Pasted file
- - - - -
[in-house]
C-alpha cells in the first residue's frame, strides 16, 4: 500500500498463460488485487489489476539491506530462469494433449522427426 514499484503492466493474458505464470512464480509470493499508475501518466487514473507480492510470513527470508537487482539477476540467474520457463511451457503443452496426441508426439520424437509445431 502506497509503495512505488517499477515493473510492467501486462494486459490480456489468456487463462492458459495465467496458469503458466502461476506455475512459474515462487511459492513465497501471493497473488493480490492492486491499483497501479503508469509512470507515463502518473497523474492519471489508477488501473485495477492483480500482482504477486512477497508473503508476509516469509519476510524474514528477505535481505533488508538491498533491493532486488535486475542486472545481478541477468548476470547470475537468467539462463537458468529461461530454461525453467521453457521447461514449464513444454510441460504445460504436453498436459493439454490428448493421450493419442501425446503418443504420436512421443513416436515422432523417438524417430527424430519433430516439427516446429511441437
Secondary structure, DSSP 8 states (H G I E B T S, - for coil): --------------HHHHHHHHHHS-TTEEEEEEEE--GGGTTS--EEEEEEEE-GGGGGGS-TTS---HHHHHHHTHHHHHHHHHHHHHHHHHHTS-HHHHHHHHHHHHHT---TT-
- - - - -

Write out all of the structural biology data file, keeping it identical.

[in-house]
C-alpha cells in the first residue's frame, strides 16, 4: 500500500498463460488485487489489476539491506530462469494433449522427426 514499484503492466493474458505464470512464480509470493499508475501518466487514473507480492510470513527470508537487482539477476540467474520457463511451457503443452496426441508426439520424437509445431 502506497509503495512505488517499477515493473510492467501486462494486459490480456489468456487463462492458459495465467496458469503458466502461476506455475512459474515462487511459492513465497501471493497473488493480490492492486491499483497501479503508469509512470507515463502518473497523474492519471489508477488501473485495477492483480500482482504477486512477497508473503508476509516469509519476510524474514528477505535481505533488508538491498533491493532486488535486475542486472545481478541477468548476470547470475537468467539462463537458468529461461530454461525453467521453457521447461514449464513444454510441460504445460504436453498436459493439454490428448493421450493419442501425446503418443504420436512421443513416436515422432523417438524417430527424430519433430516439427516446429511441437
Secondary structure, DSSP 8 states (H G I E B T S, - for coil): --------------HHHHHHHHHHS-TTEEEEEEEE--GGGTTS--EEEEEEEE-GGGGGGS-TTS---HHHHHHHTHHHHHHHHHHHHHHHHHHTS-HHHHHHHHHHHHHT---TT-